In a glass case on the top floor of the Museum of Dartmoor Life is a small wooden collecting box with a sad little picture stuck to it. On the top, around the money slot, it says: ‘Penny Box, please put one penny a week in this box and a small additional offering on Festivals and Holidays. Please help The Waifs and Strays.’
On the side it explains its objective as: ‘To rescue little children who are destitute, ill treated or in mortal danger.’
The painting shows two homeless, neglected, abandoned and starving children, an all-too-common sight in the late 1800’s. Edward and Robert de Montjoie Rudolf were running a Sunday school in Lambeth in 1871 aged just 19 and 15 years old. Two of the children, who regularly attended their classes, stopped coming and the brothers later found them living on the streets, starving. Their Mother had too many children and couldn’t afford to feed the eldest two. The Rudolf brothers tried to find a home for these children but all wanted payment. It was then that Edward saw a need for free homes for destitute children where they could receive the teachings of the Church of England.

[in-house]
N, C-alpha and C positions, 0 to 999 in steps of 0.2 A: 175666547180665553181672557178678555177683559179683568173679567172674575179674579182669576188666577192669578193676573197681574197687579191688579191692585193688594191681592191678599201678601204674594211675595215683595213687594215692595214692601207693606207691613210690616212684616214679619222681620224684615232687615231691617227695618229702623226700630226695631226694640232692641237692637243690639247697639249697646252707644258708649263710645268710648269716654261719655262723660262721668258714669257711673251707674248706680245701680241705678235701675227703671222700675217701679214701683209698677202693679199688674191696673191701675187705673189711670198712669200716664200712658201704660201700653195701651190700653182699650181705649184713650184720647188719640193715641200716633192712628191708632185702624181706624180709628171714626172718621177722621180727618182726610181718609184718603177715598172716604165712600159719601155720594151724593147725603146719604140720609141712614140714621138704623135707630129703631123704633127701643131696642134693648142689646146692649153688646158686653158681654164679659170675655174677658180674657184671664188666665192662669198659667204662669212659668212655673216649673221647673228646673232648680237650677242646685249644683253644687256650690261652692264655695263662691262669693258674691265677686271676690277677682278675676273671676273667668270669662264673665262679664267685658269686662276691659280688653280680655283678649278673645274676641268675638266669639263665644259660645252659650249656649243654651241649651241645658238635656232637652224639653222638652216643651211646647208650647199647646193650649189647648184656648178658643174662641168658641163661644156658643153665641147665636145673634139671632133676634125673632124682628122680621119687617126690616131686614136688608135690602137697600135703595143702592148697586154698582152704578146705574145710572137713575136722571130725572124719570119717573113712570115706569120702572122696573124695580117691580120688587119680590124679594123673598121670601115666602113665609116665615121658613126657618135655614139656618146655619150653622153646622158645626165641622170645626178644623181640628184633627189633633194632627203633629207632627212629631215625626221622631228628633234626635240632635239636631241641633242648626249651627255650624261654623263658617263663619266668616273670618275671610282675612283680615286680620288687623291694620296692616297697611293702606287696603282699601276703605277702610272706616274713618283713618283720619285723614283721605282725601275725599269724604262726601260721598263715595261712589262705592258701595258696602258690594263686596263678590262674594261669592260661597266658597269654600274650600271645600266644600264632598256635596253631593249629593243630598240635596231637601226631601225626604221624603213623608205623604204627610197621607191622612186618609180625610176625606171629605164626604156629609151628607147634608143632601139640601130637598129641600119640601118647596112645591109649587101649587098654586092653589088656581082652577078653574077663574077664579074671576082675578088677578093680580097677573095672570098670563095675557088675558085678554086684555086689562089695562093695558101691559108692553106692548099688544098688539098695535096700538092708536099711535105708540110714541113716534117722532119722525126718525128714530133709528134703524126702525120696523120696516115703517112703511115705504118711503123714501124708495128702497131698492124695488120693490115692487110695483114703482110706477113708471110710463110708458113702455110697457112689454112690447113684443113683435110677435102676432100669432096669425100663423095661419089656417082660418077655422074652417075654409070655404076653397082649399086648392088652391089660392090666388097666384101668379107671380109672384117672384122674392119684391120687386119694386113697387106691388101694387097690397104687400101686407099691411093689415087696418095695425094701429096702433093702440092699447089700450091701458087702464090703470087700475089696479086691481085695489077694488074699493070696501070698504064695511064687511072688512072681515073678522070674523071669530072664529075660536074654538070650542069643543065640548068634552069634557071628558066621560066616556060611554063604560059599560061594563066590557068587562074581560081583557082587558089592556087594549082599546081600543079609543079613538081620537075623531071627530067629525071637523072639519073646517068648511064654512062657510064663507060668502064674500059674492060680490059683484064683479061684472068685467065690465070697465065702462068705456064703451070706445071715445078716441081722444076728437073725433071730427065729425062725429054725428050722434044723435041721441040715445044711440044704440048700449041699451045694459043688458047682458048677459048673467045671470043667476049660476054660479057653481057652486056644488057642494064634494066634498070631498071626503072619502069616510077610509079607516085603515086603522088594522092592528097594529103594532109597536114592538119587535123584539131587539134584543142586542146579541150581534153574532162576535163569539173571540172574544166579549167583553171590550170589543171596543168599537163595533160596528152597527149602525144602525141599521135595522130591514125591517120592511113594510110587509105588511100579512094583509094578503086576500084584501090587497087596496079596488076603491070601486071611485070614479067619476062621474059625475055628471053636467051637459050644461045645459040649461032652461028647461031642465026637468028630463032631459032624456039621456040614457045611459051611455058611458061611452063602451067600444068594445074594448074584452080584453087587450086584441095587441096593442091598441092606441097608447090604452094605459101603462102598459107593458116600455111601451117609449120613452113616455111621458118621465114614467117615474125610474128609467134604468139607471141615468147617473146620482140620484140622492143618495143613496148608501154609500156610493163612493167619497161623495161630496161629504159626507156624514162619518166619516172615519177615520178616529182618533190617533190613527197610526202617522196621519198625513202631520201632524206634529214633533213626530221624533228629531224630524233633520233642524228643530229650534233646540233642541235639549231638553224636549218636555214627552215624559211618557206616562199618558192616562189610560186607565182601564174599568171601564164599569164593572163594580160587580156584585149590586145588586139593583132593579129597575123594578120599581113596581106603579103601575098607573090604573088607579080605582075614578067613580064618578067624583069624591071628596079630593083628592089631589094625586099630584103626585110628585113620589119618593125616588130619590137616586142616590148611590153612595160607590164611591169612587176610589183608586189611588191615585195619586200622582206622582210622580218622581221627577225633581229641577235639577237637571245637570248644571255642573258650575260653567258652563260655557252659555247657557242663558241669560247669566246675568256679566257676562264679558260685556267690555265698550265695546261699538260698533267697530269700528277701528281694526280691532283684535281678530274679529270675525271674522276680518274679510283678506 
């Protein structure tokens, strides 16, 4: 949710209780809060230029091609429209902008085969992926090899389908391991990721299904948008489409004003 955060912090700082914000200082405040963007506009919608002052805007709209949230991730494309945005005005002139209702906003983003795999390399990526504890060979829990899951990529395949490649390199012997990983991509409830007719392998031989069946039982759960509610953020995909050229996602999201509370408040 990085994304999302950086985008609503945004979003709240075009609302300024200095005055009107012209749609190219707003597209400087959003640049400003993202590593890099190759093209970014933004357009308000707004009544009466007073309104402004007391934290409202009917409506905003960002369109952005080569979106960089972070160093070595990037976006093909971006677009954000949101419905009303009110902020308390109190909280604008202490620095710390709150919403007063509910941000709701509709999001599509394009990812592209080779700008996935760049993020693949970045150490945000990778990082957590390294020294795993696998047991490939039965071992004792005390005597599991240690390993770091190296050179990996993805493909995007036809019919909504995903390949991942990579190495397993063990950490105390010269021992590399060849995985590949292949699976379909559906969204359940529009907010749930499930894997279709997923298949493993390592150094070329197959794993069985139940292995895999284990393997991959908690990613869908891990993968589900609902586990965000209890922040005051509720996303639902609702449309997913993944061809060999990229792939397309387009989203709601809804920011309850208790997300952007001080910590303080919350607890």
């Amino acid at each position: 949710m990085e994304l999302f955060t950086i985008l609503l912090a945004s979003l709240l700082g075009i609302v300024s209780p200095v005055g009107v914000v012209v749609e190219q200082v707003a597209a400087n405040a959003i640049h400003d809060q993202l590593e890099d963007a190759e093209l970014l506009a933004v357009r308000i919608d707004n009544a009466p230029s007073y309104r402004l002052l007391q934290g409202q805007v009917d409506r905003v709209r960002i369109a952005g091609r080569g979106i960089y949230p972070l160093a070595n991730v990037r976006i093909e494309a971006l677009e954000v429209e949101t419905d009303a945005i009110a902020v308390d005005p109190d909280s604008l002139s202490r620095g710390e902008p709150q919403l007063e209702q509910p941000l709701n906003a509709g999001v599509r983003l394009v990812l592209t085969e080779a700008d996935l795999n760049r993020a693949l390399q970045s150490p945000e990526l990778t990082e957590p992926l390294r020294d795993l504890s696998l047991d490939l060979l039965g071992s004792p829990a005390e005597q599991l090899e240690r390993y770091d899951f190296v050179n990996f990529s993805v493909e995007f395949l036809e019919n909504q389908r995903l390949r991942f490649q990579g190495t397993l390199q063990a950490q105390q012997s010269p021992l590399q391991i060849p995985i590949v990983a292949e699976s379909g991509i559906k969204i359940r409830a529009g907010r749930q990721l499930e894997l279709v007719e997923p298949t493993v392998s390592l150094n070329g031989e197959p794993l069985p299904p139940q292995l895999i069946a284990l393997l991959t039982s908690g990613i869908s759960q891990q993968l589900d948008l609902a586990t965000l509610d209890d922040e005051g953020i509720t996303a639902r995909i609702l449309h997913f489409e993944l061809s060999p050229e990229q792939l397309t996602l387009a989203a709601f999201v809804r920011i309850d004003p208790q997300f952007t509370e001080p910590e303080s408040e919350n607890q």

Ten years later, after a lot of letter writing and fundraising, ‘The Waifs and Strays Society’ was founded by Edward Rudolf and by August of 1881 he had persuaded the Archbishop of Canterbury to become President. The society rented its first house the following December and on the 14th February 1882 the first children moved in to receive their care.
After nine years there were 35 homes and the society had started organising foster homes for some children in ‘country cottages’ according to our box.
In 1893 the official name was changed to ‘Church of England Incorporated Society for Providing Homes for Waifs and Strays.’ Why have a short catchy name when you can have a long complicated one!
By 1905 there were 93 homes and 3,410 children in the society’s care. I believe that our box dates to slightly later, about 1910, as the information on the side panels suggests they now have 109 homes including 2 in Canada and are caring for 4,400 children. I believe many people had one of these boxes at home, handed out by their local C of E church, but today it is quite a rarity, especially because of the flimsiness of the paper coverings.
In 1982 it was renamed ‘The Children’s Society’ and today they no longer run homes, but work with local communities, local authorities and the Youth Justice sector.